Seeing green

As environmentally-friendly events gain traction in Japan, Nobuaki Koshikawa, deputy general manager of human resources and general affairs at sustainable development company Cerespo, shares his thoughts on how to make events greener.

What trends are you seeing in Japan’s event industry?
Event organisers and sponsors are increasingly interested in diversity and inclusion, education, culture, regional revitalisation and food wastage.

Steps to tackle environmental issues are seen by society as normal so unless sustainability efforts at events are good, organisers will often need to make more effort to sell their events. I think society is moving towards being more sustainable.

Also, the idea of community has become more prevalent when considering issues and activities at events. Local residents and non-profit organisations are increasingly participating in events as partners alongside industry, government and educational institutions. In fact, people are using the terms dialogue and engagement more than before.

What increase in demand for sustainable business events have you seen in recent years?
More and more events have strengthened their commitment to sustainability or are aimed at promoting sustainability. I think there are three major factors behind this.

First, the influence of an event on its participants has been reevaluated; there is an increasing awareness of the ability to disseminate information to society through events.

Second, the United Nations’ Sustainable Development Goals (SDGs) are becoming more well-known; many companies are now aware of the SDGs and have established their own sustainability policy.

And third, since it has become easier to hold events, the number of events is increasing, especially those held by non-governmental and not-for-profit organisations.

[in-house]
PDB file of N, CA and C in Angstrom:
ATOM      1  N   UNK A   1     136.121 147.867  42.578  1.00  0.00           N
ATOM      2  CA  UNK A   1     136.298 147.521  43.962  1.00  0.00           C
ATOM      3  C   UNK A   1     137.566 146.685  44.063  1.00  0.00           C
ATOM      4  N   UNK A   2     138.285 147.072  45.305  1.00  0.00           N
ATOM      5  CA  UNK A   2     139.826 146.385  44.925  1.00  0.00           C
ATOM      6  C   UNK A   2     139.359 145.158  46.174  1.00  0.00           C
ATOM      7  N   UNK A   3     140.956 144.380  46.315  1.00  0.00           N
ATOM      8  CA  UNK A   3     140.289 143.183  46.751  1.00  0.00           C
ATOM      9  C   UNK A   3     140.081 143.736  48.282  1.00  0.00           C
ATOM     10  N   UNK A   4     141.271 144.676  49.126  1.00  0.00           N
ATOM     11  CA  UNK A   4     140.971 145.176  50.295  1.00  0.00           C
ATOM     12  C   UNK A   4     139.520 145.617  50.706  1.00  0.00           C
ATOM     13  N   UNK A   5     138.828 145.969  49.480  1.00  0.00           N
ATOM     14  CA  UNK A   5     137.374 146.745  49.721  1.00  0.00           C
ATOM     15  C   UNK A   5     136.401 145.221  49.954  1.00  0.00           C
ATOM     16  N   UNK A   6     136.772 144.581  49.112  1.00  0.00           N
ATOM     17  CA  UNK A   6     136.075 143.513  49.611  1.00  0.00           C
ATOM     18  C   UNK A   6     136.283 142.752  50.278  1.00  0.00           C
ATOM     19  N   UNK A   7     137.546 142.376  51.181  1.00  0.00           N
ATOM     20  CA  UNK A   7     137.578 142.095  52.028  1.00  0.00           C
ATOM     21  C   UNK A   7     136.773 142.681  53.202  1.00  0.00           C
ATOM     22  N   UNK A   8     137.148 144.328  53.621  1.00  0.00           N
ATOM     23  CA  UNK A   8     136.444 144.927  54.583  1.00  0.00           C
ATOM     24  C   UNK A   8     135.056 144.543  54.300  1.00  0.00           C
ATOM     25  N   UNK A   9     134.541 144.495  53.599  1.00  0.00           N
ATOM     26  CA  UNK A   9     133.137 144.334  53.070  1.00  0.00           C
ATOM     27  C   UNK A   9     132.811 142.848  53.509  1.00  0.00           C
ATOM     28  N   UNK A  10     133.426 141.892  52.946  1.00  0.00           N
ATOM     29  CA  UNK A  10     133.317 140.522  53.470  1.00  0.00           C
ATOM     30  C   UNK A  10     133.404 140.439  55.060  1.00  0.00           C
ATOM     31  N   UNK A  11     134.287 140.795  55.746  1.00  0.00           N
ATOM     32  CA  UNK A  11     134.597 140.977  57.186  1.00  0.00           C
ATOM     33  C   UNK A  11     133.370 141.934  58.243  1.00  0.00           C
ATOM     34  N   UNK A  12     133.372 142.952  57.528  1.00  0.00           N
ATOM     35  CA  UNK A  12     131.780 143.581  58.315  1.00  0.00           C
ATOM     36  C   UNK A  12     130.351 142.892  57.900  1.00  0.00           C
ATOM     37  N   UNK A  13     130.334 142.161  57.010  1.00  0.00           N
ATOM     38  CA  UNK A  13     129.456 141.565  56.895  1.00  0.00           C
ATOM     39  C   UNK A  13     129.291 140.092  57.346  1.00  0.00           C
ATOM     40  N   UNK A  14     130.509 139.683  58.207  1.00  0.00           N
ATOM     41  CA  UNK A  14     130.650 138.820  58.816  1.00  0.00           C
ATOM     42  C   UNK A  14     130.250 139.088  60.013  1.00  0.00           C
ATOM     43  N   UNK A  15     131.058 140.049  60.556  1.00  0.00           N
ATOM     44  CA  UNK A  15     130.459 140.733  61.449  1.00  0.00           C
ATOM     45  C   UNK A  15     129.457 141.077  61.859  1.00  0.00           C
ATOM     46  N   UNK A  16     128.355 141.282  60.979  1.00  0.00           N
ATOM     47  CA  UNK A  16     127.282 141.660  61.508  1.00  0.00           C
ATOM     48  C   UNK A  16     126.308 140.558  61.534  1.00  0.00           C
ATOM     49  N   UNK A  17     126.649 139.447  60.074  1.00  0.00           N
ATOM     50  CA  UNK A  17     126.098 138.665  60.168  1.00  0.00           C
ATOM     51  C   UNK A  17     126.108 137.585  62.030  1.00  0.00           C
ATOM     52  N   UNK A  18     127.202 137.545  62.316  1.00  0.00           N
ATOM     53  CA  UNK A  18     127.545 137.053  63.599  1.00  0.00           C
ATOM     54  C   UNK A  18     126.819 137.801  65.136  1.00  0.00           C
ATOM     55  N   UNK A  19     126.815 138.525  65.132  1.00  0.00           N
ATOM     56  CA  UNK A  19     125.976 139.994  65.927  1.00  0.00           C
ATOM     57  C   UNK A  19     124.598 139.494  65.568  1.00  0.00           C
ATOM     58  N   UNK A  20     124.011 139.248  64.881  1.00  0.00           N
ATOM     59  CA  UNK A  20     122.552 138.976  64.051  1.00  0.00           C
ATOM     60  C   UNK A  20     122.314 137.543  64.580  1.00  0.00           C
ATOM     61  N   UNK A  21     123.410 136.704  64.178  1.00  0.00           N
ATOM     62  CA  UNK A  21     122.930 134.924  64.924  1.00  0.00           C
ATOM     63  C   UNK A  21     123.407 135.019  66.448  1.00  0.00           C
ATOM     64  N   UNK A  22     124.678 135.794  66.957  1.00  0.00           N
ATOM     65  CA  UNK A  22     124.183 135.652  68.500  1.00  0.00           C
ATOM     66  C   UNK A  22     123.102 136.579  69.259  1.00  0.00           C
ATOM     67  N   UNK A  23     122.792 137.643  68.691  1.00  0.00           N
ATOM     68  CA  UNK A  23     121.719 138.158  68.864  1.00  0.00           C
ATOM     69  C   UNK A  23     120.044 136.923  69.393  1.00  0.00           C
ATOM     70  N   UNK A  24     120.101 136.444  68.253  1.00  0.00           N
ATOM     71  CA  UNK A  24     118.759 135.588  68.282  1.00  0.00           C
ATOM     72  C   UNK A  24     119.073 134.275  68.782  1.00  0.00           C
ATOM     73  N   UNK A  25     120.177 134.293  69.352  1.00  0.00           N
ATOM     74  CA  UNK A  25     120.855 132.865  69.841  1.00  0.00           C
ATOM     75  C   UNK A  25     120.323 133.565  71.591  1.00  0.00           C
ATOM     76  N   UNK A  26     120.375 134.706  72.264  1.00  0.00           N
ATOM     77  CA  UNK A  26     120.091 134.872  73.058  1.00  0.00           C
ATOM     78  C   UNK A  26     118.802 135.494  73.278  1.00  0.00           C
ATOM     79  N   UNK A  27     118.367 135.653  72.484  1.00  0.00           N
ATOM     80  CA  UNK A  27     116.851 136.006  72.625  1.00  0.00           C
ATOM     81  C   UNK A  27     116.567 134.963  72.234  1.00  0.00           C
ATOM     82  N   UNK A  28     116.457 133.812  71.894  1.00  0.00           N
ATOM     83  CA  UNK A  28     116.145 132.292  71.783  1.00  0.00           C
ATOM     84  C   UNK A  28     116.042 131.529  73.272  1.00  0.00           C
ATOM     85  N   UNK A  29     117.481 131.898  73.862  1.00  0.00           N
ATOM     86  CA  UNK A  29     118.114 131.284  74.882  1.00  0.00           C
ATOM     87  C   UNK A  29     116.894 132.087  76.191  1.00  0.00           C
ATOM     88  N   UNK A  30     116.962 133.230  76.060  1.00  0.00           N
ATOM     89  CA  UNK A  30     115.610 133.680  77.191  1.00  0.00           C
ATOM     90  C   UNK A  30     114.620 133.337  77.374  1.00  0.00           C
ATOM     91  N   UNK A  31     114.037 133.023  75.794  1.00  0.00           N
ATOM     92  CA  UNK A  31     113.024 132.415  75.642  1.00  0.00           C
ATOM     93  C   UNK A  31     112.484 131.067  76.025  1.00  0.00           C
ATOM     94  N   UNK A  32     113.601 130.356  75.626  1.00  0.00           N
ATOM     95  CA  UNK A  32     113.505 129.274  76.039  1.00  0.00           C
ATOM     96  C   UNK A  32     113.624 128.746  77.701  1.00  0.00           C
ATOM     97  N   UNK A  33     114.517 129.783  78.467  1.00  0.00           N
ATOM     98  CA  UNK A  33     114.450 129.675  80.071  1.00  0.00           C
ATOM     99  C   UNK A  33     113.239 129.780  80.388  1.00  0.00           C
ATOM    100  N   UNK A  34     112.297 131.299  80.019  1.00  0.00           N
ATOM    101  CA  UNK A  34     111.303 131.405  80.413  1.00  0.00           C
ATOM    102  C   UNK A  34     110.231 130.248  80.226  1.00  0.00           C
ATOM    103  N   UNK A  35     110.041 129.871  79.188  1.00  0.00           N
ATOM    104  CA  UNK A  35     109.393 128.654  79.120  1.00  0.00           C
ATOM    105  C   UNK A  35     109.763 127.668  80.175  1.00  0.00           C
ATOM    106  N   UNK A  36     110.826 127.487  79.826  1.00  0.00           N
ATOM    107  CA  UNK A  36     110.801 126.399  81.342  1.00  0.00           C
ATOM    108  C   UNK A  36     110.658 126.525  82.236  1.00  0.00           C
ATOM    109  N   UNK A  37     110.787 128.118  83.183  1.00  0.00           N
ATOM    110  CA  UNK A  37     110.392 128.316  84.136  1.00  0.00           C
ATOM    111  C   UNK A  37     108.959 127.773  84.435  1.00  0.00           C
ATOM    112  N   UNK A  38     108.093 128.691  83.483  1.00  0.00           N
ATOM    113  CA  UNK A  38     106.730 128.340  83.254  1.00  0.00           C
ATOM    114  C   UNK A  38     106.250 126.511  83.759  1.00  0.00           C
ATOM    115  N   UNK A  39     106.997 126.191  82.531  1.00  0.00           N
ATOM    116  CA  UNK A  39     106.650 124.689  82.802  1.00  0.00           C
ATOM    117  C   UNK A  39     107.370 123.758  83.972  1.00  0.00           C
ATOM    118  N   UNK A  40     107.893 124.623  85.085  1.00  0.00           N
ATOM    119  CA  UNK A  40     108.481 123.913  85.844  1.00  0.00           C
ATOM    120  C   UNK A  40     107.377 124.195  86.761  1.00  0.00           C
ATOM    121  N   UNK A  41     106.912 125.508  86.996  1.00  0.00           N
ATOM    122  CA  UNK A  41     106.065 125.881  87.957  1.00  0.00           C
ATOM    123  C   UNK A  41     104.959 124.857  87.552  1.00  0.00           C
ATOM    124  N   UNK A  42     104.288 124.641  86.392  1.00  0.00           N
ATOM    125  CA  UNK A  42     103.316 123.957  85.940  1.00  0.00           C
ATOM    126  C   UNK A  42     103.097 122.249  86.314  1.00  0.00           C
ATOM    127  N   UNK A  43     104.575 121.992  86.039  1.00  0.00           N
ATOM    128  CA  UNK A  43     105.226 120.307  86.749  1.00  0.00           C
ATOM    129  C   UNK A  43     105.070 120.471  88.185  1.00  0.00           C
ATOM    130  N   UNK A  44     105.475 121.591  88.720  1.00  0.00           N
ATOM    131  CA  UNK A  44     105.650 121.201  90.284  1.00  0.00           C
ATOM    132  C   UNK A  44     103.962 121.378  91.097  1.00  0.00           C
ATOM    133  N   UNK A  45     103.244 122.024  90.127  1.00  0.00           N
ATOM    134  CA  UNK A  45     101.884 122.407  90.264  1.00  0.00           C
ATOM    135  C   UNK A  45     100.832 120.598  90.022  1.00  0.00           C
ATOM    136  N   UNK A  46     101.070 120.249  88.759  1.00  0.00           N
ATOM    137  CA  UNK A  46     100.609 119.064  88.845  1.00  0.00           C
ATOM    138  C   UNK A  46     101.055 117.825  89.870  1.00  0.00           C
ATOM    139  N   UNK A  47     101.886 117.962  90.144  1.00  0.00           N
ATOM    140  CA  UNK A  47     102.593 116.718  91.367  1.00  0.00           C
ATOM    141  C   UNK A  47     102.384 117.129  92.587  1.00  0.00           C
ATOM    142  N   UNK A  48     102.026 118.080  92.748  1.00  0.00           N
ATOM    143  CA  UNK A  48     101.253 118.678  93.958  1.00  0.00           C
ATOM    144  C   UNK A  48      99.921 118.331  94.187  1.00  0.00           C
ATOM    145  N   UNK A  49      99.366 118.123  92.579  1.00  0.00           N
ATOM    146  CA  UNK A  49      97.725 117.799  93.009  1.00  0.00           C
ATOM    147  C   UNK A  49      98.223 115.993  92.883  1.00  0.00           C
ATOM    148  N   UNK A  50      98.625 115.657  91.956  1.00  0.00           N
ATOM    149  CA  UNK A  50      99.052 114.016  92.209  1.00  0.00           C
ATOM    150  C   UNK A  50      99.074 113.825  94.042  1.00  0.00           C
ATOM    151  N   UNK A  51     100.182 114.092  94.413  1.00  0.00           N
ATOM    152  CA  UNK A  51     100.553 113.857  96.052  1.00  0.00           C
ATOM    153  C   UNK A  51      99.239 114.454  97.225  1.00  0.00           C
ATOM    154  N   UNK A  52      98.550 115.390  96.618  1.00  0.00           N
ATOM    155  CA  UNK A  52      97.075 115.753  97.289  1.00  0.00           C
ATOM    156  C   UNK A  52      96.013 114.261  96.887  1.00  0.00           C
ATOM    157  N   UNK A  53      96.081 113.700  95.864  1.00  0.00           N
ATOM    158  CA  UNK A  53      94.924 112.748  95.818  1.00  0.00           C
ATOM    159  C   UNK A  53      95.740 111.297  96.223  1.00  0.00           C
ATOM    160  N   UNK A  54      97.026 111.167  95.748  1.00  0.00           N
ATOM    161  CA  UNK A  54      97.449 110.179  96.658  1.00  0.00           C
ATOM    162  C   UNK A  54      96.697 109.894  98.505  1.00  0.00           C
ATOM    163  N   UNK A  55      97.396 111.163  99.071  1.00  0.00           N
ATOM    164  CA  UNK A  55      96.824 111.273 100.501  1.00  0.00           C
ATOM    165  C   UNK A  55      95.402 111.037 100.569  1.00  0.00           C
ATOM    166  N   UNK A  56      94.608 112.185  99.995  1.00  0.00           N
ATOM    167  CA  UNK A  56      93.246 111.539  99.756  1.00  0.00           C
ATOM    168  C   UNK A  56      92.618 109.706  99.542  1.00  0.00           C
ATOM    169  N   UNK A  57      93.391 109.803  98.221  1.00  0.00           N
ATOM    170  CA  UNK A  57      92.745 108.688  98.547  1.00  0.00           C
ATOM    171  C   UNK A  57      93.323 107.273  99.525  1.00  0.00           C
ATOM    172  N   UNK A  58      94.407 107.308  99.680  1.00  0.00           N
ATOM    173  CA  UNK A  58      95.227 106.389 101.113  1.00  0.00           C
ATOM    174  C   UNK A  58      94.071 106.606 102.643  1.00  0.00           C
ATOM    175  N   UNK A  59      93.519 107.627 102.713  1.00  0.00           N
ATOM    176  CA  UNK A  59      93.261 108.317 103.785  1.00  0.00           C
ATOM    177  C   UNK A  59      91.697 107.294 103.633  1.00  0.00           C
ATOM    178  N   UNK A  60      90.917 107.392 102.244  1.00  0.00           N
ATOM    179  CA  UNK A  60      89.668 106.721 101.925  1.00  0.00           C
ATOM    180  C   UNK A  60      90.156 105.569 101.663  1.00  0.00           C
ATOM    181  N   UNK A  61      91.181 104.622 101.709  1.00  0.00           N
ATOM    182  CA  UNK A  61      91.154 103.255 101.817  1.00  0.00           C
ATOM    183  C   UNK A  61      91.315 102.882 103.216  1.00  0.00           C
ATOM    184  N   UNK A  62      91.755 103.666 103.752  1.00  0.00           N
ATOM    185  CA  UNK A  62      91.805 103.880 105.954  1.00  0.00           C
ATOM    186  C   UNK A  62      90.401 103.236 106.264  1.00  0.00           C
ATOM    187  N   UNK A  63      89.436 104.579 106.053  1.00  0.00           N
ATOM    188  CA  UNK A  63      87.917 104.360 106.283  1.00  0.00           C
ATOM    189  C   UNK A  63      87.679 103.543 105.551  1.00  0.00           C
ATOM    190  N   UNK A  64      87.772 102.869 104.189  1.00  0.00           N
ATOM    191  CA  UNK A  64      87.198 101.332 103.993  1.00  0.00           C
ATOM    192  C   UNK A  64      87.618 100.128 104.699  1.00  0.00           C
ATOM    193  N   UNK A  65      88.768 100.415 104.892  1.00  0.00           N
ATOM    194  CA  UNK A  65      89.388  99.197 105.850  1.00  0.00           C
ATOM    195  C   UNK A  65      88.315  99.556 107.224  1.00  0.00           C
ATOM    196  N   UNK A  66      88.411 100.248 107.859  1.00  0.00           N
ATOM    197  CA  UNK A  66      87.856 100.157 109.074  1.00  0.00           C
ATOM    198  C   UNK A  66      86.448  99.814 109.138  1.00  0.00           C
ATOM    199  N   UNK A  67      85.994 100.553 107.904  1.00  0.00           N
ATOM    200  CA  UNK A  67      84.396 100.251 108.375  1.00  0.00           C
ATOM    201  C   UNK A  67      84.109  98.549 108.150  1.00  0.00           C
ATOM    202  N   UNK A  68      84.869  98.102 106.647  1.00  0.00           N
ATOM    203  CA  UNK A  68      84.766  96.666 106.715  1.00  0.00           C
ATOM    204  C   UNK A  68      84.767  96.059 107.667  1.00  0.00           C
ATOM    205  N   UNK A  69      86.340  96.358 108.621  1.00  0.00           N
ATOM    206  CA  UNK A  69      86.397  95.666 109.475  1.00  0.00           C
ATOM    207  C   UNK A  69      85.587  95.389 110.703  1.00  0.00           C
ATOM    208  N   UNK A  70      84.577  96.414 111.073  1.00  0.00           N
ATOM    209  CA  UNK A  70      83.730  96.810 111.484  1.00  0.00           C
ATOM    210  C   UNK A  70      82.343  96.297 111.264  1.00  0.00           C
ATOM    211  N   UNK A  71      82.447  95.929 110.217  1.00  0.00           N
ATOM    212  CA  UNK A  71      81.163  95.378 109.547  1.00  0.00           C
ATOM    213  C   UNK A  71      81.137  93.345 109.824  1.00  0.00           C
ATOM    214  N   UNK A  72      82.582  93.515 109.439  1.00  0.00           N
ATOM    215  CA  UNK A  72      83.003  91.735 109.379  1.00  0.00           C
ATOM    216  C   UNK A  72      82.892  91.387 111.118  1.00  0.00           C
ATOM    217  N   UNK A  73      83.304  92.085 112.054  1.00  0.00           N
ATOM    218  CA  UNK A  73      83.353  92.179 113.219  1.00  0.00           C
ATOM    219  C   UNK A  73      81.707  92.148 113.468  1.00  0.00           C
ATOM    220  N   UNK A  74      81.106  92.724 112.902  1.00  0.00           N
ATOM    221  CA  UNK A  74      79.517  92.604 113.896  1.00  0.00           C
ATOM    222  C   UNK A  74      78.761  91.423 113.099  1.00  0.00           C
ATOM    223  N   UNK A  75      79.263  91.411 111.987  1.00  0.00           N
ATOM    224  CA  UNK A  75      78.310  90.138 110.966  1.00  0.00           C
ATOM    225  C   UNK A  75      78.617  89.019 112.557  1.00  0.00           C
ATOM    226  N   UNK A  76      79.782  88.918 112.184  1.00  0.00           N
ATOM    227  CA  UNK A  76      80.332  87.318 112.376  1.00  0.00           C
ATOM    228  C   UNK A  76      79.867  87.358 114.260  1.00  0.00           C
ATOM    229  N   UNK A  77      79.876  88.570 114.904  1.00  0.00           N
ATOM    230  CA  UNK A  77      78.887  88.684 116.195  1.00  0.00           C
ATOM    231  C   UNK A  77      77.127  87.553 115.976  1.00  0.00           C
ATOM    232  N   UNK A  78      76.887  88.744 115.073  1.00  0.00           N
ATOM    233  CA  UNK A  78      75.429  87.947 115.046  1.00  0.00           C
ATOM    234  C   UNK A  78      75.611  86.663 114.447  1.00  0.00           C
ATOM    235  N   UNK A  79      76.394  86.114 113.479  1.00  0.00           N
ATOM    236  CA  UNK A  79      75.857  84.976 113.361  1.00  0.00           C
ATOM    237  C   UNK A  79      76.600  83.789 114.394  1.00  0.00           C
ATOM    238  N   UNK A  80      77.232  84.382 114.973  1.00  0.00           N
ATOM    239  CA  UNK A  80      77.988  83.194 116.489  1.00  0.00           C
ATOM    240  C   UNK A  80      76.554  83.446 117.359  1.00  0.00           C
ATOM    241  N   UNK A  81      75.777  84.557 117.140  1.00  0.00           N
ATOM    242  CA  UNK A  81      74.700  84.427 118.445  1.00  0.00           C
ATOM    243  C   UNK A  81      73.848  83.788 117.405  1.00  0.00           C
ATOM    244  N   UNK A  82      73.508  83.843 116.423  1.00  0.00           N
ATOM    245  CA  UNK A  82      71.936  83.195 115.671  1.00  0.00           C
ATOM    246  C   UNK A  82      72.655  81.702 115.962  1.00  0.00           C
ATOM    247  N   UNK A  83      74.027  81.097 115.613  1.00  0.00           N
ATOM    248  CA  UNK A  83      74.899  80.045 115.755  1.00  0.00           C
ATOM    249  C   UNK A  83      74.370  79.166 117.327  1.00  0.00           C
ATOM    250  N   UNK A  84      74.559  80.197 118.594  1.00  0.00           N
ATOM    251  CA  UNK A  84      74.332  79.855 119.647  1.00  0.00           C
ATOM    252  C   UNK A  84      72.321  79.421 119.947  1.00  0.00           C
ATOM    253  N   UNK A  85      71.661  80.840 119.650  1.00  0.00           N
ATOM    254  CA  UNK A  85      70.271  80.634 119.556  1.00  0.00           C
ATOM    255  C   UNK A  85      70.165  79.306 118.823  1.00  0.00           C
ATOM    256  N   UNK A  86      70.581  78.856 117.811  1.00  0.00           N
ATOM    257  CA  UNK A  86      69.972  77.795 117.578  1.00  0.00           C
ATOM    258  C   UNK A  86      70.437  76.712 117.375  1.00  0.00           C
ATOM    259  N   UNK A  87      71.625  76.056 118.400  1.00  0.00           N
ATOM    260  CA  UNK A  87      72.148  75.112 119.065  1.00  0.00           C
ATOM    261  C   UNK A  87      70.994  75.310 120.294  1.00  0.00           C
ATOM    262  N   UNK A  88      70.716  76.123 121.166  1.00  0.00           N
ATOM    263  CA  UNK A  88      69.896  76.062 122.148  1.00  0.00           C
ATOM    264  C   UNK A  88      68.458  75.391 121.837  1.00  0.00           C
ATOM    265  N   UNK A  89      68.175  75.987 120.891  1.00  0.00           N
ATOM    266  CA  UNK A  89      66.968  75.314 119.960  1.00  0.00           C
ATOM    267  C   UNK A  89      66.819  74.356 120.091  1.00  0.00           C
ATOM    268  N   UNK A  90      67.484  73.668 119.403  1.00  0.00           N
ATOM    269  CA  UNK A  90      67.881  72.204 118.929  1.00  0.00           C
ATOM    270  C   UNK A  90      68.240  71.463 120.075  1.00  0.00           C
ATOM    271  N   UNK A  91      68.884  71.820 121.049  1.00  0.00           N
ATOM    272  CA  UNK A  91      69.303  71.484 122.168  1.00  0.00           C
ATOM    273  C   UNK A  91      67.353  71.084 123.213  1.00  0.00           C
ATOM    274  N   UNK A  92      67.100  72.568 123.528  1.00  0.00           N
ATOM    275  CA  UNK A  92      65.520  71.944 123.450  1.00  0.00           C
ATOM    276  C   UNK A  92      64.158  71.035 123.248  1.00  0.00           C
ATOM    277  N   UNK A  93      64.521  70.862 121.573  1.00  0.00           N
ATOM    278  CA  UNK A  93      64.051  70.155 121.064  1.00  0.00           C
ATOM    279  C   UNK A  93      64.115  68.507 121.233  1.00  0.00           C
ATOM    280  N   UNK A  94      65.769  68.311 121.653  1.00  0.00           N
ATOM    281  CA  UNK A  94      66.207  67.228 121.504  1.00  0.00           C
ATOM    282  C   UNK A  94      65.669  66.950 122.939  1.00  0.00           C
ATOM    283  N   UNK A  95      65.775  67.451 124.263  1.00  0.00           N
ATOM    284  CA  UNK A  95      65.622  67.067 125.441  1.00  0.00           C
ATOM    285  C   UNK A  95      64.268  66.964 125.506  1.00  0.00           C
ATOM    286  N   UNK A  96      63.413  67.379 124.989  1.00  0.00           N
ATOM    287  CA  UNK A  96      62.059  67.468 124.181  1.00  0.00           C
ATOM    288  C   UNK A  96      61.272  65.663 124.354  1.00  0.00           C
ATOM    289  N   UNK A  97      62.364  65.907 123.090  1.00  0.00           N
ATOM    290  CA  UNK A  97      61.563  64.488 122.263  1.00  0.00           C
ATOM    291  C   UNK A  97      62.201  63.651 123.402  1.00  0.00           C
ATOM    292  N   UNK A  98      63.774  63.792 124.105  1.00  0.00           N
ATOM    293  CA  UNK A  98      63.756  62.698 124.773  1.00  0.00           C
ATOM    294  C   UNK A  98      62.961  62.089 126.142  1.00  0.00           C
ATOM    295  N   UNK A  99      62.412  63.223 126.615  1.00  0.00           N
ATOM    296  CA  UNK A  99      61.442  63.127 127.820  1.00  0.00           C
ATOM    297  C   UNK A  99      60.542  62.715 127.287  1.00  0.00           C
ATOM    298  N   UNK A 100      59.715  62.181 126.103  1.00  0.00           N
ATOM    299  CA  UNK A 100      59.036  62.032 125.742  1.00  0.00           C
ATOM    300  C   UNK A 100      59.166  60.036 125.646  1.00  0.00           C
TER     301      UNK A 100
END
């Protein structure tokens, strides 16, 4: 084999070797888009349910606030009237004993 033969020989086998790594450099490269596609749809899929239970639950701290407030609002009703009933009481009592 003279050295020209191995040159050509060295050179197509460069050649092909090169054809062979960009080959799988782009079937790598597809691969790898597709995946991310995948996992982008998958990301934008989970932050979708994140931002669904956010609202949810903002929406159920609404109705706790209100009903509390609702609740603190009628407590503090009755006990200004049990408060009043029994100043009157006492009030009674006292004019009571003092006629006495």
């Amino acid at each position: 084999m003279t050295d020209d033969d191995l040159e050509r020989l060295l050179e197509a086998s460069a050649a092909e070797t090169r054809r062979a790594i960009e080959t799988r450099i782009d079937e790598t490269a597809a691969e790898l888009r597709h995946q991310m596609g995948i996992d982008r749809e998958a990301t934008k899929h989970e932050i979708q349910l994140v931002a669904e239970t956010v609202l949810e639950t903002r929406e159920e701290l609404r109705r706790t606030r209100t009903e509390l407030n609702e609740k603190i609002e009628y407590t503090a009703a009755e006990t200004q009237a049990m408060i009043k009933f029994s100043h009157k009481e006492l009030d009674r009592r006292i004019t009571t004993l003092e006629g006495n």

How can companies make their events more sustainable?
Companies need to maximise their events’ positive impact and minimise their negative impact. It is important to start by prioritising the issues that are relevant to the company, the issues that are strongly associated with the event, and the degree of impact on society of addressing the issues.

Companies shouldn’t take special measures when planning and producing an event. Rather, events should be an extension of what a company is already doing regarding sustainability; events are a way of tackling social issues related to the company’s own business.

A company conscious of human rights, for example, might hold a conference and distribute staff T-shirts using organic cotton or products that have received Fair Trade certification. Food-conscious companies, on the other hand, might hold an event that reduces food loss or provides local food or seafood whose standards are set by the Marine Stewardship Council and Aquaculture Stewardship Council.

Since an event is a limited-time activity, it cannot cover all issues. The realistic approach is to share its aims and how they will be met in partnership with the parties concerned, before proceeding with the activities through dialogue with stakeholders.

How does Cerespo help organisations make their events more sustainable?
At the planning and production stage, we make proposals on sustainable options such as environmentally friendly equipment or reusable materials.

We create and provide educational and activity opportunities with non-profits, and support event management through the entire event cycle. This begins with education that explains to organisers why sustainability is important and how it relates to events, moving on to objectives, goals and targets, stakeholder engagement, issues and management review.

How might Covid-19 impact the event industry?
One of the big environmental impacts of events is the movement of event attendees. Up until now, it has been said that the value of an event lies in everyone sharing the same space and time and having direct communication. With Covid-19, we are moving online, mainly with seminars and conferences. There are times when the original purpose can still be achieved.

After Covid-19, we need to think about whether events will be online or offline, whether all programmes should be offered directly, and how we can reach more people. By considering this, the environmental and economic cost of events will be lighter.

As a result, expectations for sustainable events will increase, and events about sustainability will increase.

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